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“Delta”, the fourth full length album from Austrian symphonic power metal act, Visions of Atlantis, is their first release to feature vocalist Maxi Nil. Anyone who has followed the band to some degree knows that they have been plagued with close to as many lineup changes as Iced Earth, but somehow they continue to roll forward. “Delta” continues where the previous albums left off, showcasing melodic power metal with heaps of symphonic elements and orchestrations out the wazoo. It also shows the band toying with a more radio-friendly, gothic tinged sound, as well.
Maxi Nil is a fairly strong, mid range singer,, but she seems to be trying too hard to match the symphonic style of the band. There are some slower, less orchestrated parts that show her as a great and confident singer, but when she tries to do the Tarja tinged operatic style, it falls somewhat flat. It should also be noted that the male vocals suffer from the same syndrome: they sound good when the singer does a more hard rock / AOR approach, but when he tries a more operatic style it's extremely forced and flat. Speaking of forced and out of place, “Conquest of Others” shows two different and distinct styles of harsh vocals: one being a raspy take on metalcore and the other being a deeper, grunt style. These harsher styles pop up here and there, but thankfully aren't the norm.
The music ranges from a fast paced melodic style of power metal, similar to Dark Moor, to a slower, more gothic inspired style. While the band is competent musically, both Maxi and the male vocalist shine brighter when the music slows down and they stick a more standard delivery, like on “New Dawn”. The fast paced sections have chugging guitars riffs, double bass runs, soaring lead work and, as with everything else here, comes backed by a nonstop wall of string inspired orchestrations, shown on the album opener “Black River Delta”. The slower style has subtle melodic guitar lines twining alongside piano segments, once again backed by an onslaught of orchestrated keyboard music, but vocals shine brighter. Honestly, I don't think there's any free air space at all as the keys and orchestrations are so slathered on so thick: frankly it becomes too much by the end of the album.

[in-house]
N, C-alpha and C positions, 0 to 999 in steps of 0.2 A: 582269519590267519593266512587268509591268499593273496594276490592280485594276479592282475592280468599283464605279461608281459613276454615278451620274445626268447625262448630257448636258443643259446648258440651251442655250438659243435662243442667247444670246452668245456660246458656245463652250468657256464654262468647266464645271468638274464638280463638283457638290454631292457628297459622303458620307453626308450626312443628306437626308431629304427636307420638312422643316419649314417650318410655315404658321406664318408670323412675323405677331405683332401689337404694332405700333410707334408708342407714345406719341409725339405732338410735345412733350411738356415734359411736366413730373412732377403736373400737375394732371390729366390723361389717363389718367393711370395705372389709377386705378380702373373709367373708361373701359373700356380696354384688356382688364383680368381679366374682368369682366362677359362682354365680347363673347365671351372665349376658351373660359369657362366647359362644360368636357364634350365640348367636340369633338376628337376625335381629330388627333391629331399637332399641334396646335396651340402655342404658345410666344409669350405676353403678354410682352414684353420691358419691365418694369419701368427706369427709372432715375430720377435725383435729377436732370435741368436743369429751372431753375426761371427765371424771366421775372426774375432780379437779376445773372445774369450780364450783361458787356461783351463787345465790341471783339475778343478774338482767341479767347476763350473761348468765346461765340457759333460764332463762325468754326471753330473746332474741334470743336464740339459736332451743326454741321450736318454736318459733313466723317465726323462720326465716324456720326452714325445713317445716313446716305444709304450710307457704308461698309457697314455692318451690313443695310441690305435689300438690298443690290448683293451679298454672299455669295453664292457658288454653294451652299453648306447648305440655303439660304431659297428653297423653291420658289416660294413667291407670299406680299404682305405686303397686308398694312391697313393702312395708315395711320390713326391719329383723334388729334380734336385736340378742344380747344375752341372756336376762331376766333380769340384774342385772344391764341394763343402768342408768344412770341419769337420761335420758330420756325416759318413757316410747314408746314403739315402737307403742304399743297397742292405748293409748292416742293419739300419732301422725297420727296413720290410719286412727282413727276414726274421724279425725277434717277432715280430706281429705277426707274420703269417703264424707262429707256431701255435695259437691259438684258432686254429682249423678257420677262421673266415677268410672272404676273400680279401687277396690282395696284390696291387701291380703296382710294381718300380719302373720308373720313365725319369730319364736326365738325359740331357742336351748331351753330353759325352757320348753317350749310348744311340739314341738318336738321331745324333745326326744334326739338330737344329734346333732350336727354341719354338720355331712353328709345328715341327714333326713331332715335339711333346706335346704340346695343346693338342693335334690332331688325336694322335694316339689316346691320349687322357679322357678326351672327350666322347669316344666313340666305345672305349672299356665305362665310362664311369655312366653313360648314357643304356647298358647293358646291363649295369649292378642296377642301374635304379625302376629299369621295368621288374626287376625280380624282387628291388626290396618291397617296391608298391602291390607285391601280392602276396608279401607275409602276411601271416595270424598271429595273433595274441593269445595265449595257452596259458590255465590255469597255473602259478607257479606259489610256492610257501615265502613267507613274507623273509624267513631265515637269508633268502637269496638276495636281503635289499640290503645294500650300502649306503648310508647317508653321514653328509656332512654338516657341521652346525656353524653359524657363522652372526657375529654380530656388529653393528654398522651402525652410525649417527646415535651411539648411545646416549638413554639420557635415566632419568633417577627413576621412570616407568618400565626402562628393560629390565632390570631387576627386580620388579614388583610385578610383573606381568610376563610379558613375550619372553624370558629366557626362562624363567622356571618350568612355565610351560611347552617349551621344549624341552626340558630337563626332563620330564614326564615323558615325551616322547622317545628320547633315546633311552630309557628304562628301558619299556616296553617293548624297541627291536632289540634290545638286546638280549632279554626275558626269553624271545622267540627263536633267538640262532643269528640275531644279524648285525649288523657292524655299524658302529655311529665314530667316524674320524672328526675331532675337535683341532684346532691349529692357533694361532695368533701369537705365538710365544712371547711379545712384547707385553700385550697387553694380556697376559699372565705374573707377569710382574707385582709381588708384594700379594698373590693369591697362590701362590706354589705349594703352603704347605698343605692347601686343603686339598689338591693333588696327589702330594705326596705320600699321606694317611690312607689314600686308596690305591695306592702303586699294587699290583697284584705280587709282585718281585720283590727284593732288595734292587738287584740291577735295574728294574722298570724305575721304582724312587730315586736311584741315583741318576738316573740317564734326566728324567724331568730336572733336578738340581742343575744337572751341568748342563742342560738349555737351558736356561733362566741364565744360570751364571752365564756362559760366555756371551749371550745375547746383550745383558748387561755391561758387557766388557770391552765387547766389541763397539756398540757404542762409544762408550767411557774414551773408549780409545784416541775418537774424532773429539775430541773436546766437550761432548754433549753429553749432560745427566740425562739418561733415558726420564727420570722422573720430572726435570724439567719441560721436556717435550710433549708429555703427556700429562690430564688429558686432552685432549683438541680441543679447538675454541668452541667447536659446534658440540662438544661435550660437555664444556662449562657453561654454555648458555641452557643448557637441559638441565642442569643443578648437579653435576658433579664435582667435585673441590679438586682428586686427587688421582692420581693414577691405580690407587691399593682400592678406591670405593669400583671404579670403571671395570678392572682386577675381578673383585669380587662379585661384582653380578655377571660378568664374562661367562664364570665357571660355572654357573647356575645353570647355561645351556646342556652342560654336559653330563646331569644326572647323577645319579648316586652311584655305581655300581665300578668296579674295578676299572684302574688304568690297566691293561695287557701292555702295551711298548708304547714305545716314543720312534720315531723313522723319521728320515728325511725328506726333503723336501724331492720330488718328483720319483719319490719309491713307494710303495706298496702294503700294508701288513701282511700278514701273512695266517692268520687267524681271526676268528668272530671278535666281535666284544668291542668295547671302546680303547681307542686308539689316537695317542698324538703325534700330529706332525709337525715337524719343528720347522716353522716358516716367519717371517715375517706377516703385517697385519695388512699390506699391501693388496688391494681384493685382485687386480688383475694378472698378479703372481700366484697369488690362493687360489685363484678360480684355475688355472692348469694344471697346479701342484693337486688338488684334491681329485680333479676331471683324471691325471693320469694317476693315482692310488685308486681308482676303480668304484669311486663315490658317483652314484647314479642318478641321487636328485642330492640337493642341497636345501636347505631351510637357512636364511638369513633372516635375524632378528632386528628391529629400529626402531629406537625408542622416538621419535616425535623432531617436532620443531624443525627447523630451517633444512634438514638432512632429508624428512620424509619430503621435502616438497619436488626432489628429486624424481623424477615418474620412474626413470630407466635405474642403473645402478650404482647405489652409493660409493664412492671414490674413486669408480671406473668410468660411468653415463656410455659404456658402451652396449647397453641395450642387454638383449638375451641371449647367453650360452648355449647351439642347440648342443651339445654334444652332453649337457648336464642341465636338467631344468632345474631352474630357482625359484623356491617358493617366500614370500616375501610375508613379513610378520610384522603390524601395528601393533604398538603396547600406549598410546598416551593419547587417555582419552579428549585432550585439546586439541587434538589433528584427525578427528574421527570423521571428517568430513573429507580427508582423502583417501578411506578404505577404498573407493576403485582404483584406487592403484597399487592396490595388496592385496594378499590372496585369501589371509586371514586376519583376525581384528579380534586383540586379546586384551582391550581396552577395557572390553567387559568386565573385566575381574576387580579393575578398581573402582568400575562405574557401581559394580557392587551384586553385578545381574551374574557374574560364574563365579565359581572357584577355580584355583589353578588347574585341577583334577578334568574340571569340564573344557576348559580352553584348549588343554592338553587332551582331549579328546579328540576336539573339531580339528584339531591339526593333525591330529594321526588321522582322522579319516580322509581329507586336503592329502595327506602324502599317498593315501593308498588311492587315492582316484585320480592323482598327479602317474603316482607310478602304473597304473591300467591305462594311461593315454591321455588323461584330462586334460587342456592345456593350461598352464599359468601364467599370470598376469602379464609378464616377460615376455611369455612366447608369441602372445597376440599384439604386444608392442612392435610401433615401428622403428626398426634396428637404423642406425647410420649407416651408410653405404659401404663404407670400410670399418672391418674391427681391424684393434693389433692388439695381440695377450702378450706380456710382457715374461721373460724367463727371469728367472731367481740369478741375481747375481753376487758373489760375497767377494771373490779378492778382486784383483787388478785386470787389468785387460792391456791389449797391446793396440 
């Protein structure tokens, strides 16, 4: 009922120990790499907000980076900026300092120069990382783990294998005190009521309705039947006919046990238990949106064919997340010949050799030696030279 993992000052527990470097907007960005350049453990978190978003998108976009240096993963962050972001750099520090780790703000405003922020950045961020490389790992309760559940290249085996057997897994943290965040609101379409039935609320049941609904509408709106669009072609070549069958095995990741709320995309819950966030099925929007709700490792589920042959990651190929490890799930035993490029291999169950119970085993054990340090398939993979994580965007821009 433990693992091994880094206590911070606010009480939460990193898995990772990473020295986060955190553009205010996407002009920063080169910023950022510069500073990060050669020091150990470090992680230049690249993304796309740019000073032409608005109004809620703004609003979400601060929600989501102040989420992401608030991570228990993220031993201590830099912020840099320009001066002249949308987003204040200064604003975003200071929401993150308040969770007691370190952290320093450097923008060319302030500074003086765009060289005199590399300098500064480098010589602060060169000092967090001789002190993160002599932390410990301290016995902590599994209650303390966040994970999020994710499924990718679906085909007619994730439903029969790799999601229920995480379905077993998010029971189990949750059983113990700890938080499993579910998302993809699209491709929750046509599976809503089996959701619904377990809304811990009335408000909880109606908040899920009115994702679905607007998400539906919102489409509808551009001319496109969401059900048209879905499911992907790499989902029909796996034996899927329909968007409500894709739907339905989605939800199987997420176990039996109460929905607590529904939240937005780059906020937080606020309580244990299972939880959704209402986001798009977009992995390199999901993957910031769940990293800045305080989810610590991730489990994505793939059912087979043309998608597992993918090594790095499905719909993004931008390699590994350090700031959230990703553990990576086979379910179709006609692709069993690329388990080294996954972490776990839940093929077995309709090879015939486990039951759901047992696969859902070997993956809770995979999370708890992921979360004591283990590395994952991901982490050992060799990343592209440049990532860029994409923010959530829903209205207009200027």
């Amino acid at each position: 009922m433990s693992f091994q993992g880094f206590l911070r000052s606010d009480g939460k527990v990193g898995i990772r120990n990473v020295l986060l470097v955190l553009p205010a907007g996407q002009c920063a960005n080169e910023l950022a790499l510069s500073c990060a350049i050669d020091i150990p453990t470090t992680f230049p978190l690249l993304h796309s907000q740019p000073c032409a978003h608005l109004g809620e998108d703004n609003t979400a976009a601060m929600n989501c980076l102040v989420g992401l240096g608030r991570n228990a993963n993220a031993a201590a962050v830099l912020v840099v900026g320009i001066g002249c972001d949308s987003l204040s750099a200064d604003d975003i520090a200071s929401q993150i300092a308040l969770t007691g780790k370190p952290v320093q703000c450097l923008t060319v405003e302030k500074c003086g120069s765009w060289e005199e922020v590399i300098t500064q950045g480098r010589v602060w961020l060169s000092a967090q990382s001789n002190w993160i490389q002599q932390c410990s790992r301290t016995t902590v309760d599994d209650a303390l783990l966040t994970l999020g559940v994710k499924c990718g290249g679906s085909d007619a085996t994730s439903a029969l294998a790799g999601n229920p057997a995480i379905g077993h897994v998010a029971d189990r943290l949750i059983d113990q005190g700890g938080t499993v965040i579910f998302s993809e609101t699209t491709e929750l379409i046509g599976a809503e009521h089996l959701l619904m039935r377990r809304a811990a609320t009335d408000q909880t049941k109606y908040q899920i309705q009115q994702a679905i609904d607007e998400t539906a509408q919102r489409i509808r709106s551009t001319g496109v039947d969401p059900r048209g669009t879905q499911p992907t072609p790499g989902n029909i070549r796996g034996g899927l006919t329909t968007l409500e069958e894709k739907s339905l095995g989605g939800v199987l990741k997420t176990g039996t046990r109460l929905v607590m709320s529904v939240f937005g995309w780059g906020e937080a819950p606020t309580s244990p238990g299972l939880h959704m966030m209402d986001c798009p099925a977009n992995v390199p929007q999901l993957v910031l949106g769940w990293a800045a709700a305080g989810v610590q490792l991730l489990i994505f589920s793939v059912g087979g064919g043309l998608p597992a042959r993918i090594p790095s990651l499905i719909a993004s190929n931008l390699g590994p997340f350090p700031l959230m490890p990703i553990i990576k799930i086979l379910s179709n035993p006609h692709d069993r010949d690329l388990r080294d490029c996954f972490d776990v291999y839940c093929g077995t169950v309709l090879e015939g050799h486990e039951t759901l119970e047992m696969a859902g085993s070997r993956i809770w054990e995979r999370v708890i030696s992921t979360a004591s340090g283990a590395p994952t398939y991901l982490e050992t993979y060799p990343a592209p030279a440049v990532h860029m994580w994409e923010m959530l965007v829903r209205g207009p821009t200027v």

Even though Visions of Atlantis is technically a power metal band, they sound best on “Delta” when slowed down to a more gothic inspired sound. Both vocalists sound more comfortable with the slower sections and it allows them to present a more emotional output. This is something that Visions of Atlantis would capitalize on their next full length album, “Ethera”, but it's only sporadic here. The music on both the fast and slower sections is good, but everything comes together much more fluidly on these slower, more radio-friendly sections.
If “Delta” did nothing else, it allowed Visions of Atlantis to begin to toy more with slower sections and begin the initial steps of phasing out their power metal leanings. While “Delta” is still a power metal album, it opened the doors for Visions of Atlantis to find a new niche, and one that would help differentiate them from the crowd a little more. “Delta” is a decent album, but it's nothing overly special. Find this if you dig female fronted metal, but you'd be better suited to pick “Ethera” first.
Written for The Metal Observer: